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Anyone’s who’s watched The Killing’s Sarah Lund creep around Copenhagen’s dark, rainy streets in pursuit of murderers might think that the TV series has scuppered any chance of the city becoming a popular beach destination.

But at Amager Beach Park, an artificial island just off Denmark’s coast, there are almost five kilometres of gorgeous white beach. This is a great spot for watersports, as there’s a 1000-metre long rowing and swimming lane, plus kayaks available for rent. Back on the mainland, if you’ve still got the energy left, the sprawling Tivoli Gardens host everything from rollercoster rides to outdoor concerts.

Do: Have yourself a go on one of the world’s oldest wooden rollercoasters, Rutschebanen, while you’re in Tivoli Gardens. It was built in 1914 – but try not to think about that when you’re plummeting down the steep bits. 

Don't: Wear a Sarah Lund-esque woolly jumper on the beach. 

Get there: Fly from London Gatwick to Copenhagen from £72 return with easyJet


Canals and beaches. Who’d have thunk it?

Once you’ve spent some time coasting the Venetian waterways on a gondola or admiring the imposing gothic architecture of St Mark’s Square, you can hop on a boat and 15 minutes later find yourself on an 11km stretch of pristine beach. This long island is Venice Lido.

The more glamorous and cleaner parts are owned by hotels but there are large stretches of public beach at the northern and southern points too – these are open from June until August. 

Do: Make the trip to see a side of Venice most tourists miss out on, and escape the crowds in the rest of the city.

Don't: Visit in September, as the annual Venice Film Festival is held at this time, meaning the place will be packed with other tourists and prices skyrocket.

Get there: Fly from London Gatwick to Venice from £57 return with easyJet.


Best British beaches: Coasts closer to home

Want to make the most of the Great British Summer? Take your towel (and umbrella) to one of these top coastal spots around the country


People might roll their eyes when you mention a trip to Blackpool, remembering miserable childhood holidays involving sandy sandwiches, freezing water and losing all your pocket money in the slot machines. But Blackpool’s miles of windswept beach are definitely worth a revisit if only for a coastal stroll.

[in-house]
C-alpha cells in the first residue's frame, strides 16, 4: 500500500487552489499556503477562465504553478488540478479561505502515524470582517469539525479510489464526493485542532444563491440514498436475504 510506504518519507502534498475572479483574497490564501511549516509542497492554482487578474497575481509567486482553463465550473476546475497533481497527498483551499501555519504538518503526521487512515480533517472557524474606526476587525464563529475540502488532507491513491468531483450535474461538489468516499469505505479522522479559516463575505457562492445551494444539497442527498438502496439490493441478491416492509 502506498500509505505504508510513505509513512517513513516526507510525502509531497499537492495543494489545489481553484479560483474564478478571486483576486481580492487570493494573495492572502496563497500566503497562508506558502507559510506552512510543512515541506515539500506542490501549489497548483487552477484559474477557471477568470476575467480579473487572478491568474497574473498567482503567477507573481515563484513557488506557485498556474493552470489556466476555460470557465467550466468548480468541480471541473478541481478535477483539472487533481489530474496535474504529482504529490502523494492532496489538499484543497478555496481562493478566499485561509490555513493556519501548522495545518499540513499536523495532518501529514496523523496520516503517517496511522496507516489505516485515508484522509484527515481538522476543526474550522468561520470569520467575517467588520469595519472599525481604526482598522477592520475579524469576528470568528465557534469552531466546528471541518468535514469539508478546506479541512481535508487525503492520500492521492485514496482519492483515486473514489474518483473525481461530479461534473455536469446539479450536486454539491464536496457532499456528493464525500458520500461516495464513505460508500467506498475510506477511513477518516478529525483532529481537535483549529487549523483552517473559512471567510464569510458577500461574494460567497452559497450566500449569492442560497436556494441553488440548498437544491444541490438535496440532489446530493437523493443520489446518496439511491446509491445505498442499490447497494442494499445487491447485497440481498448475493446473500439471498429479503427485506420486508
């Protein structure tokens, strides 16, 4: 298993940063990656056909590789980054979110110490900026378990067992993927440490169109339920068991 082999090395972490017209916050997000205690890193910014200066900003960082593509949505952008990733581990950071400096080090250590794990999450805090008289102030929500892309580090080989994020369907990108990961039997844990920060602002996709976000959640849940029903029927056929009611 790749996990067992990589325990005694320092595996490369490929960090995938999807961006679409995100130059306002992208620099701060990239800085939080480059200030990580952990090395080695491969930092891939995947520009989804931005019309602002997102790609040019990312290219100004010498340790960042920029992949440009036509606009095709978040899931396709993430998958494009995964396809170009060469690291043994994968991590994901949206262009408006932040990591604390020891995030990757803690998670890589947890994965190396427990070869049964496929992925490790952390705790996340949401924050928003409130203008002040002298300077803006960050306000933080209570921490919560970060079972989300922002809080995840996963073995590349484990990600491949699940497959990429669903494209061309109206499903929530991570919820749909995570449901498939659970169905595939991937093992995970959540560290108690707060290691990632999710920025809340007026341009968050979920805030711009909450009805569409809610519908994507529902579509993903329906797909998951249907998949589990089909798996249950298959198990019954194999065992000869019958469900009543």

And of course if it’s pouring with rain, which is more than likely, there’s always the Blackpool Pleasure Beach to keep you occupied, complete with fairground rides such as the classic wooden Grand National or speedier Pepsi Max Big One.


Another retro English seaside spot, Bournemouth’s beach is the perfect place to pitch up for the day armed with a coolbox of beers and a bucket and spade.

The seven-mile stretch of golden sand has views of Purbeck and the Isle of Wight, and even the English weather doesn’t put off overseas tourists from visiting – last summer Bournemouth beat beaches in Italy, France and Portugal to be voted one of Europe’s favourite sandy stretches in the TripAdvisor Traveller’s Choice Awards.


The beach at Brighton might be agonisingly pebbly, but that doesn’t stop southerners flocking here anytime there’s even a hint of sunshine on the weather forecast.

But even when the sun isn’t quite blazing down, there’s still plenty to do on the coast here, from kayaking and paddleboarding on the waves, to wandering along Brighton Pier’s iconic promenade while munching candyfloss. The nightlife here is pumping, too.


Photos: Thinkstock, Getty


Europe's best beach city breaks: Where to holiday for sun, sea, sand and city
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